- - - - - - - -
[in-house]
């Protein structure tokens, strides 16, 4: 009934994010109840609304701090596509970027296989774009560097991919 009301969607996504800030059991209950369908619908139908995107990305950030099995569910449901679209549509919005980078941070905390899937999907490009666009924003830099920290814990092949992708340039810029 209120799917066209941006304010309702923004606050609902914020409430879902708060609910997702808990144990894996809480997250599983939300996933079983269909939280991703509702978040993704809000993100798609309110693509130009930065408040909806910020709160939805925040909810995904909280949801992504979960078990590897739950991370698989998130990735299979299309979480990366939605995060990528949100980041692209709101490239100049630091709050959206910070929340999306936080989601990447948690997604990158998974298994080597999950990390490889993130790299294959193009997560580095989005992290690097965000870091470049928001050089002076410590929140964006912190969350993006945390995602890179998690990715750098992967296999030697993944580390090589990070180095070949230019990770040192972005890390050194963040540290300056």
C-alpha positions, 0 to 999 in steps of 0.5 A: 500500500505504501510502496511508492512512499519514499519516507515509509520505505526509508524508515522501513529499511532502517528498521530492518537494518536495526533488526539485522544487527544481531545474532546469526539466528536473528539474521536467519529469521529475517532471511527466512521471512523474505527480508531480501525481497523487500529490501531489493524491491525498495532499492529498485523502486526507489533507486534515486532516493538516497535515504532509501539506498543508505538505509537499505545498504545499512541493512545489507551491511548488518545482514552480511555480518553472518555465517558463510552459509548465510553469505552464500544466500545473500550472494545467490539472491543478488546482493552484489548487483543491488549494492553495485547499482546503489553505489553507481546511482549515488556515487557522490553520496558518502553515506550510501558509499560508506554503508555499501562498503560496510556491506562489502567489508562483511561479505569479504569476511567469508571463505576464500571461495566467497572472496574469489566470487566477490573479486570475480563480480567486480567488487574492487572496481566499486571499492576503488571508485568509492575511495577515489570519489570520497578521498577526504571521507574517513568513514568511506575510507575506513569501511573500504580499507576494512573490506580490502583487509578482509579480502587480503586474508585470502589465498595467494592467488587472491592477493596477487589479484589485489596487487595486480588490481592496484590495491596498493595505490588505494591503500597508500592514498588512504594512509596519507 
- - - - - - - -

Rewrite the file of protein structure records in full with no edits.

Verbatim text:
[in-house]
């Protein structure tokens, strides 16, 4: 009934994010109840609304701090596509970027296989774009560097991919 009301969607996504800030059991209950369908619908139908995107990305950030099995569910449901679209549509919005980078941070905390899937999907490009666009924003830099920290814990092949992708340039810029 209120799917066209941006304010309702923004606050609902914020409430879902708060609910997702808990144990894996809480997250599983939300996933079983269909939280991703509702978040993704809000993100798609309110693509130009930065408040909806910020709160939805925040909810995904909280949801992504979960078990590897739950991370698989998130990735299979299309979480990366939605995060990528949100980041692209709101490239100049630091709050959206910070929340999306936080989601990447948690997604990158998974298994080597999950990390490889993130790299294959193009997560580095989005992290690097965000870091470049928001050089002076410590929140964006912190969350993006945390995602890179998690990715750098992967296999030697993944580390090589990070180095070949230019990770040192972005890390050194963040540290300056």
C-alpha positions, 0 to 999 in steps of 0.5 A: 500500500505504501510502496511508492512512499519514499519516507515509509520505505526509508524508515522501513529499511532502517528498521530492518537494518536495526533488526539485522544487527544481531545474532546469526539466528536473528539474521536467519529469521529475517532471511527466512521471512523474505527480508531480501525481497523487500529490501531489493524491491525498495532499492529498485523502486526507489533507486534515486532516493538516497535515504532509501539506498543508505538505509537499505545498504545499512541493512545489507551491511548488518545482514552480511555480518553472518555465517558463510552459509548465510553469505552464500544466500545473500550472494545467490539472491543478488546482493552484489548487483543491488549494492553495485547499482546503489553505489553507481546511482549515488556515487557522490553520496558518502553515506550510501558509499560508506554503508555499501562498503560496510556491506562489502567489508562483511561479505569479504569476511567469508571463505576464500571461495566467497572472496574469489566470487566477490573479486570475480563480480567486480567488487574492487572496481566499486571499492576503488571508485568509492575511495577515489570519489570520497578521498577526504571521507574517513568513514568511506575510507575506513569501511573500504580499507576494512573490506580490502583487509578482509579480502587480503586474508585470502589465498595467494592467488587472491592477493596477487589479484589485489596487487595486480588490481592496484590495491596498493595505490588505494591503500597508500592514498588512504594512509596519507 